Burt earned the status today of “Tercera Edad”, also known as “Senior Citizen”. In Ecuador, seniors are revered and benefit from discounts when they reach the age of 65. Not only do they go to the front of the line at banks, Burt can now get 50% discount off all in-country transportation or flights initiated from Ecuador, pay half for movies and some utility bills. Bus rides now only cost 12-1/2 cents, instead of the standard 25 cents. AND, he can now sign up for Medicare.
To celebrate, we went to Tiesto’s with two other couples. It turns out that Mark and Burt share the same birthday, so we decided on a joint celebration. Tiesto’s is one of our favorite restaurants in Cuenca and Juan Carlos, the owner, recommended some scrumptious dishes for us. We started with eggplant and fish appetizers, a main course with langostino and lomo, then finished off with his hand-decorated dessert. Of course, Juan Carlos put on a candle with a flame that never dies, so Burt and Mark will never age.
Afterwards, we took the bus over to Mark and Evelyn’s for a second dessert at their light-filled apartment with amazing views. What a treat!
The next day, we decided to check out stunningly beautiful Restaurante Dos Chorreras near the Cajas for their fresh-water trout lunch. However, at 11,400 feet even with breath-taking views, we did not rush out to go horseback riding, sports fishing nor hiking.
We wound up our week in Ambato by watching the Monday night parade. We were surprised to discover there were two parades. Yesterday's daytime parade, and then another one tonight, called Ronda Nocturnal. We were even more surprised to find that both parades were almost identical. All the groups from yesterday were also here tonight.
There were a few new groups added. Tonight added a couple children groups of bands and dancers, plus a group of visually handicapped, then one with hearing handicapped people. There was also a new section of tricked out cars with outrageous audio systems, named appropriately enough "Audio Fanatics."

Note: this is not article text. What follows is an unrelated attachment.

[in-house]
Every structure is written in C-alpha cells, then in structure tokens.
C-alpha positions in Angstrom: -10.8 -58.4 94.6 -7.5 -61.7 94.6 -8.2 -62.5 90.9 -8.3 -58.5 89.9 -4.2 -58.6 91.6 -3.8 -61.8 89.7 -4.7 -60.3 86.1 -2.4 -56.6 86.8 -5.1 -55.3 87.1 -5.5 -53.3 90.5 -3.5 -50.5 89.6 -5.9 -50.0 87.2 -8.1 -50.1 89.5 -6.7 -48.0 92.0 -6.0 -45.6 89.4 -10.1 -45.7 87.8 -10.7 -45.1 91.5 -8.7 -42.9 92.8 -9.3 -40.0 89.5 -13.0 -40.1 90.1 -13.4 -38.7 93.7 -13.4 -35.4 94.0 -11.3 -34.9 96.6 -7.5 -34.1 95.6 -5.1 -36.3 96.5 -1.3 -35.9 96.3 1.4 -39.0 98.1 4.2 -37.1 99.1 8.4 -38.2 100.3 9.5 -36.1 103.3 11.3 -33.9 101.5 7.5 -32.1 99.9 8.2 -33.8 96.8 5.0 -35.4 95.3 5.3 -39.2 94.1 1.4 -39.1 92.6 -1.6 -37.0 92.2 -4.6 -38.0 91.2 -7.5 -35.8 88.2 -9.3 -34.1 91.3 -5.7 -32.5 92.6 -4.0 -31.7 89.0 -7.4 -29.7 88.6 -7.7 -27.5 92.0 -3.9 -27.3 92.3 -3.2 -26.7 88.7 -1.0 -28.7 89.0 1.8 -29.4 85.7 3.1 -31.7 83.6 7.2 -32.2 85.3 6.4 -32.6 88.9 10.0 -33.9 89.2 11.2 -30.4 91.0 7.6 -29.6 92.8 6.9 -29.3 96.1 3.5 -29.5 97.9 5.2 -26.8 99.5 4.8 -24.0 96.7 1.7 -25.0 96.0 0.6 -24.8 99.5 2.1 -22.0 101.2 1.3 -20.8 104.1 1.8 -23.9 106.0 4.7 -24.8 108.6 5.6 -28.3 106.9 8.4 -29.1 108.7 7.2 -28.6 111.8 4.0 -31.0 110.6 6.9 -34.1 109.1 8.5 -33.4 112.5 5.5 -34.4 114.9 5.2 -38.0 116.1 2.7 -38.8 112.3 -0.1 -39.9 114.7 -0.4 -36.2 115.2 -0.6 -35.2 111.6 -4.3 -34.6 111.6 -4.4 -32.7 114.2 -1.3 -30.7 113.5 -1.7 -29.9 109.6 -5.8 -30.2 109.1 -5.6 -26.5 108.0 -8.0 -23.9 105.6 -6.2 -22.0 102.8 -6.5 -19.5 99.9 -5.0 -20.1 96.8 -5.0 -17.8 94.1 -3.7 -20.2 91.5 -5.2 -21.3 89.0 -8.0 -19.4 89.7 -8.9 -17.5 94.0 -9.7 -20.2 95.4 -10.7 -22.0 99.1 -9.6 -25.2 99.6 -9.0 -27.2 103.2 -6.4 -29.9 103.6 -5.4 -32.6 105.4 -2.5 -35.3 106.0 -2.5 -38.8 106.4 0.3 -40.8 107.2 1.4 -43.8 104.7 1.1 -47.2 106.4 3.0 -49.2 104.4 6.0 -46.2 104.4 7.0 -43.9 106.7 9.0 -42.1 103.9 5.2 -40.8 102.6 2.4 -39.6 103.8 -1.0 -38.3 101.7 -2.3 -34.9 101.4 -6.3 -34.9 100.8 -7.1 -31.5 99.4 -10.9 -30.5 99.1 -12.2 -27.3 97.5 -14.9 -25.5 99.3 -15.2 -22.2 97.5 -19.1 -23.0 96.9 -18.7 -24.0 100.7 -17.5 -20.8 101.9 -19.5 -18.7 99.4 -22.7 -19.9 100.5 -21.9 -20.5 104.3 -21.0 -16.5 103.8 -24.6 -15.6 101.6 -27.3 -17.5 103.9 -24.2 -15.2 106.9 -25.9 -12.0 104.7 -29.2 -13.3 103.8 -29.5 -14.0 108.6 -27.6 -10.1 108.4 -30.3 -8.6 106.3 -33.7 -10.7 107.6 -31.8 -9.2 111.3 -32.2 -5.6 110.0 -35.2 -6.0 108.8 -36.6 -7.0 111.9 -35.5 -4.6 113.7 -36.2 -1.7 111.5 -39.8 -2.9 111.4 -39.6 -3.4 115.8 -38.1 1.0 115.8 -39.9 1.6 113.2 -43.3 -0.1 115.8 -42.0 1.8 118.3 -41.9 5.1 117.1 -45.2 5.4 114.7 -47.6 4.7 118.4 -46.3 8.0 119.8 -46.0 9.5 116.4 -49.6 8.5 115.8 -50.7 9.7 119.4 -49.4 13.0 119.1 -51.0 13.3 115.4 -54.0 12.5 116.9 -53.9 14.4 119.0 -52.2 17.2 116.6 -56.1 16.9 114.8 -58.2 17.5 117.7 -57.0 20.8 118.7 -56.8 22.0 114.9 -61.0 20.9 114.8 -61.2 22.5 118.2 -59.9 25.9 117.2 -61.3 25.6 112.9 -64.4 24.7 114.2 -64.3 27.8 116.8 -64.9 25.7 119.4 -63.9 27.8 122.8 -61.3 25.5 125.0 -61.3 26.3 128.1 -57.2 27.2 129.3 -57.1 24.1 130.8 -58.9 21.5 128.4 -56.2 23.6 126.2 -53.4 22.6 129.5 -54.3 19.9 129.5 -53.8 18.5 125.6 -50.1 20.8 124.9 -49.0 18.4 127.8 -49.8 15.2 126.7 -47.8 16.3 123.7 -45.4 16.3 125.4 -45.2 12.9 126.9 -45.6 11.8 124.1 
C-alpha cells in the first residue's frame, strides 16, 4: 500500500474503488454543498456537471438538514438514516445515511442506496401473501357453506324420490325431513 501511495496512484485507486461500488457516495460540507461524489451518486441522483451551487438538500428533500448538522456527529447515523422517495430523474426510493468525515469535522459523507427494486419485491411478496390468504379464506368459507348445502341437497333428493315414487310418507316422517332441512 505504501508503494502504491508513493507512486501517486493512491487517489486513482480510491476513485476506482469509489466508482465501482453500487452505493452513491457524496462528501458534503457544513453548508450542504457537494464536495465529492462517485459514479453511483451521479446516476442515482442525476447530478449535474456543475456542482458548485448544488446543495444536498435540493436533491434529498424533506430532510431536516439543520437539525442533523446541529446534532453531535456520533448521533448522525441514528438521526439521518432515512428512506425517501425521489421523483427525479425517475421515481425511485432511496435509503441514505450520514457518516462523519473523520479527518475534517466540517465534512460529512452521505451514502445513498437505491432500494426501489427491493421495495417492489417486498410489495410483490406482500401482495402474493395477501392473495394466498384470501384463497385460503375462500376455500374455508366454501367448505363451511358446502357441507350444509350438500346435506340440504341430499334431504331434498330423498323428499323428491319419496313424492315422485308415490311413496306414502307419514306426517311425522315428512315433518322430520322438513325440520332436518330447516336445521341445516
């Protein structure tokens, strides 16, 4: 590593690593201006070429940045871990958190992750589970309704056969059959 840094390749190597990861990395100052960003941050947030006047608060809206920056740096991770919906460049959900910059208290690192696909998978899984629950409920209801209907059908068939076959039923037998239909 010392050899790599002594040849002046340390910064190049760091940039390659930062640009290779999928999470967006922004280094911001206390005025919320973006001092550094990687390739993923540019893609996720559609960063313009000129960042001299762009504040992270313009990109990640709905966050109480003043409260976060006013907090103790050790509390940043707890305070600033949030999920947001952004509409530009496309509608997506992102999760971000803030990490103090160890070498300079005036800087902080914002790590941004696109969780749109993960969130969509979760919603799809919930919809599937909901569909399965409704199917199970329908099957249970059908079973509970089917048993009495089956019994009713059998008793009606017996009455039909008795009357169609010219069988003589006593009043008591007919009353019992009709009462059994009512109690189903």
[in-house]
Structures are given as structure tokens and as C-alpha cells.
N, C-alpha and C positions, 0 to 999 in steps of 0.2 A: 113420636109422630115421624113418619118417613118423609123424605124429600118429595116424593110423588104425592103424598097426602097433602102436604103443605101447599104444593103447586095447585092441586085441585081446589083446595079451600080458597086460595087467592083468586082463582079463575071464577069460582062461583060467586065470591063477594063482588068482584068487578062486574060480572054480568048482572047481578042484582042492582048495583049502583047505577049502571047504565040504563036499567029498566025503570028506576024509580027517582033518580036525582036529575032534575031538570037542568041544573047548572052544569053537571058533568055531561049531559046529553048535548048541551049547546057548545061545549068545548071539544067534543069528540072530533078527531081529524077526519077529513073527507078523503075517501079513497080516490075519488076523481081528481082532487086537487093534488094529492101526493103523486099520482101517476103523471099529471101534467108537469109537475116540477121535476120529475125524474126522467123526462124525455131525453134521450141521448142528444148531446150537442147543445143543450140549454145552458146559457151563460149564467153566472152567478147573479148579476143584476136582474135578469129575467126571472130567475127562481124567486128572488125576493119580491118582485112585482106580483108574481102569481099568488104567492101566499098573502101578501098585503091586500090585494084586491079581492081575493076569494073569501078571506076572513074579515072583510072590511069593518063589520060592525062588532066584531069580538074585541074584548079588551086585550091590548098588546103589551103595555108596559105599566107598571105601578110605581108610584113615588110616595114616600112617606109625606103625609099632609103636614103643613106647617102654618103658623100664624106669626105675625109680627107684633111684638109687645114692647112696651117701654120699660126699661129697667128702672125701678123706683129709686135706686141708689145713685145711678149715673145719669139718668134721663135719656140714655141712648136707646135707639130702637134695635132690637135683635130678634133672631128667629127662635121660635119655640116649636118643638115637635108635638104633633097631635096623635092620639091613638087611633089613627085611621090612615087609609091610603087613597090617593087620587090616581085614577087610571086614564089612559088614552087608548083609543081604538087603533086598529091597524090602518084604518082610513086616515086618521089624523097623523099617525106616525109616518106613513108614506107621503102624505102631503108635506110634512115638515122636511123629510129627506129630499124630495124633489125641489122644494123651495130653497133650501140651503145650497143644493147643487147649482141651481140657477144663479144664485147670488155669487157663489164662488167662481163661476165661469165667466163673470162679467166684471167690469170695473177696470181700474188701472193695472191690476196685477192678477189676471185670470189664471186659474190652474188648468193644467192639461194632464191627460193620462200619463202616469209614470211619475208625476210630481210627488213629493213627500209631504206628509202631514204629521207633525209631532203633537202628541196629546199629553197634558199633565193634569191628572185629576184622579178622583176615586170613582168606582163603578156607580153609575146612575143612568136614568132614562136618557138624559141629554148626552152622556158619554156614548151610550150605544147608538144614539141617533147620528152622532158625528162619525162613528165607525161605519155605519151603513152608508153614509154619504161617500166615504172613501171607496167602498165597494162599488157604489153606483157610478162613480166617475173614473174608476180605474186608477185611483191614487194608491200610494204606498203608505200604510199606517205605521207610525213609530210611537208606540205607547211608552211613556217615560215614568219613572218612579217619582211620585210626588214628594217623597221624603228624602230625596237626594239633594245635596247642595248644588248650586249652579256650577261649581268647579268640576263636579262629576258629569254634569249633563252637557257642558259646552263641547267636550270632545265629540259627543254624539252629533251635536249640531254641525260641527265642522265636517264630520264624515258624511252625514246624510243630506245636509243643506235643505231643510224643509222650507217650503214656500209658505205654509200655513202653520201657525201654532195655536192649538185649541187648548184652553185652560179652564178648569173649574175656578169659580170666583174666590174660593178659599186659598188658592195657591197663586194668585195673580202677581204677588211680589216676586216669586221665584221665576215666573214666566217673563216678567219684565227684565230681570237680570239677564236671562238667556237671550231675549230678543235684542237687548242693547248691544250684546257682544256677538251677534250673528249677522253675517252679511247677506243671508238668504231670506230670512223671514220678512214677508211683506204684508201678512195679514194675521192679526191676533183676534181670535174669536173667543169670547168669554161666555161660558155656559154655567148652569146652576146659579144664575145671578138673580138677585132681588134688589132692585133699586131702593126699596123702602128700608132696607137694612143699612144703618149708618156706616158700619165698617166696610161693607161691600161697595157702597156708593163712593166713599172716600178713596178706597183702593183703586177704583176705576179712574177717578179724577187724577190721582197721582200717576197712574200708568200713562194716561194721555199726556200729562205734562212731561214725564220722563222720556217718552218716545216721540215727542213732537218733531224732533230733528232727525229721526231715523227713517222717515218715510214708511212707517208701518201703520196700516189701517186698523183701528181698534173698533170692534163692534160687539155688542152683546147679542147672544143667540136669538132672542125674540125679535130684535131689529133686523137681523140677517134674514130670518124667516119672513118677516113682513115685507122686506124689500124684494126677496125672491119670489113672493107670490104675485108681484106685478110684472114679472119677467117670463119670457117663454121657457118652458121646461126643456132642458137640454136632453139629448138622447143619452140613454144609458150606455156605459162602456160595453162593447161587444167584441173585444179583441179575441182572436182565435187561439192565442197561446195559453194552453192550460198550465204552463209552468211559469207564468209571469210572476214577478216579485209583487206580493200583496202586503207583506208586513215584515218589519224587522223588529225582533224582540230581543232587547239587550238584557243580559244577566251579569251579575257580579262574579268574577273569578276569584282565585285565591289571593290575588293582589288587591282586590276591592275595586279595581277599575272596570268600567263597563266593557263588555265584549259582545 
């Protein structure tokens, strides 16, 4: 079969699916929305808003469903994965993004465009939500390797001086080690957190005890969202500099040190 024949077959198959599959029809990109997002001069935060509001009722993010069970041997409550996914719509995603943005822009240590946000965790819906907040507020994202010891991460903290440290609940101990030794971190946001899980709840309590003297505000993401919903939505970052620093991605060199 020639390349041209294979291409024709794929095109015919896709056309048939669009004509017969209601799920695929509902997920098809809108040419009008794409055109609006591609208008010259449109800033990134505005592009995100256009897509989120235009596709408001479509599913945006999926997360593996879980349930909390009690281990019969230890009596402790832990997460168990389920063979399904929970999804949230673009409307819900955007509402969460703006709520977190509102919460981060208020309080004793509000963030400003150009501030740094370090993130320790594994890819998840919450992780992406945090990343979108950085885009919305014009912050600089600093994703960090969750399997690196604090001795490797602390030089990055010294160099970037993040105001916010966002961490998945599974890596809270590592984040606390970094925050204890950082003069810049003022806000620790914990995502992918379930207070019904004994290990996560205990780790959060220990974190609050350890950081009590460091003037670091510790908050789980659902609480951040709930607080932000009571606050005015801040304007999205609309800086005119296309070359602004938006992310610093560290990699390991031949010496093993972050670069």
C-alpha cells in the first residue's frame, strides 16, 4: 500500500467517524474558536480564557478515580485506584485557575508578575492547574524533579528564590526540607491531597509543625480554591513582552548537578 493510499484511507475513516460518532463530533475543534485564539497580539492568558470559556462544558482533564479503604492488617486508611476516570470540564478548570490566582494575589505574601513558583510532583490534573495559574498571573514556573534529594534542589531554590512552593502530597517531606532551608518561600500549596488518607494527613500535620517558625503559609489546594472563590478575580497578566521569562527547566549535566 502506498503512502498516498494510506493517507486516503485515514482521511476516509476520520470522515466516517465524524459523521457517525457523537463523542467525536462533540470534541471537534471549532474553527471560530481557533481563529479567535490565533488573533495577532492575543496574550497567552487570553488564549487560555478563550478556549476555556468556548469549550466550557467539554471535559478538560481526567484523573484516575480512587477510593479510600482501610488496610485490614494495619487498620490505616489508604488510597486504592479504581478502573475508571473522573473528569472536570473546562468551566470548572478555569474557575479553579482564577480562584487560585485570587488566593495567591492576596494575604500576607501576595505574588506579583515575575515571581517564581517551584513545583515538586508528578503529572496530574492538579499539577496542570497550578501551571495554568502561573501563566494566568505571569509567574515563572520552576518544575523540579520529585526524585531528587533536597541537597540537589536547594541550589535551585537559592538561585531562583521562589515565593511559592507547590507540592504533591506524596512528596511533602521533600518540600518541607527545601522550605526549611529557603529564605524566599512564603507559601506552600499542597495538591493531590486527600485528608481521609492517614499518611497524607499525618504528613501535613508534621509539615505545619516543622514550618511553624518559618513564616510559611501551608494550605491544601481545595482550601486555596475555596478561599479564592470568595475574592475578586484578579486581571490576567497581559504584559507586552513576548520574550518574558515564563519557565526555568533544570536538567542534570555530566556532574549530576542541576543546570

We are spending the week in Ambato, Ecuador to see a different kind of Carnaval than we have had in Cuenca for the past couple years (where the week is a snoozefest punctuated by buckets of water thrown on us from balconies). Today was the big parade of the week.
Carnaval is one of the most important festivals in Ecuador, and the celebration in Ambato is considered one of the most beautiful. The parade includes floats (like a miniature version of the Rose Parade in Pasadena) made with flowers and fruits, international dancers, and shows off their beauty pageant queens. The parade was organized by Ambato residents after an earthquake destroyed the city in 1949 (from wikipedia).
We discovered that parades in Ambato are run very differently from those in Cuenca. Parades in Cuenca have no real distinction between participants and audience. Spectators in Cuenca dress up and can often be confused with the official parade members. Also, there is no barricade between parade and audience, and the two mingle constantly throughout the parade. This allows photographers like myself to step right into the middle of the action for interesting angles, but it also means the streets are so crowded that the parade often has trouble moving forward, and it is hard to get photos that do not include unwanted spectators.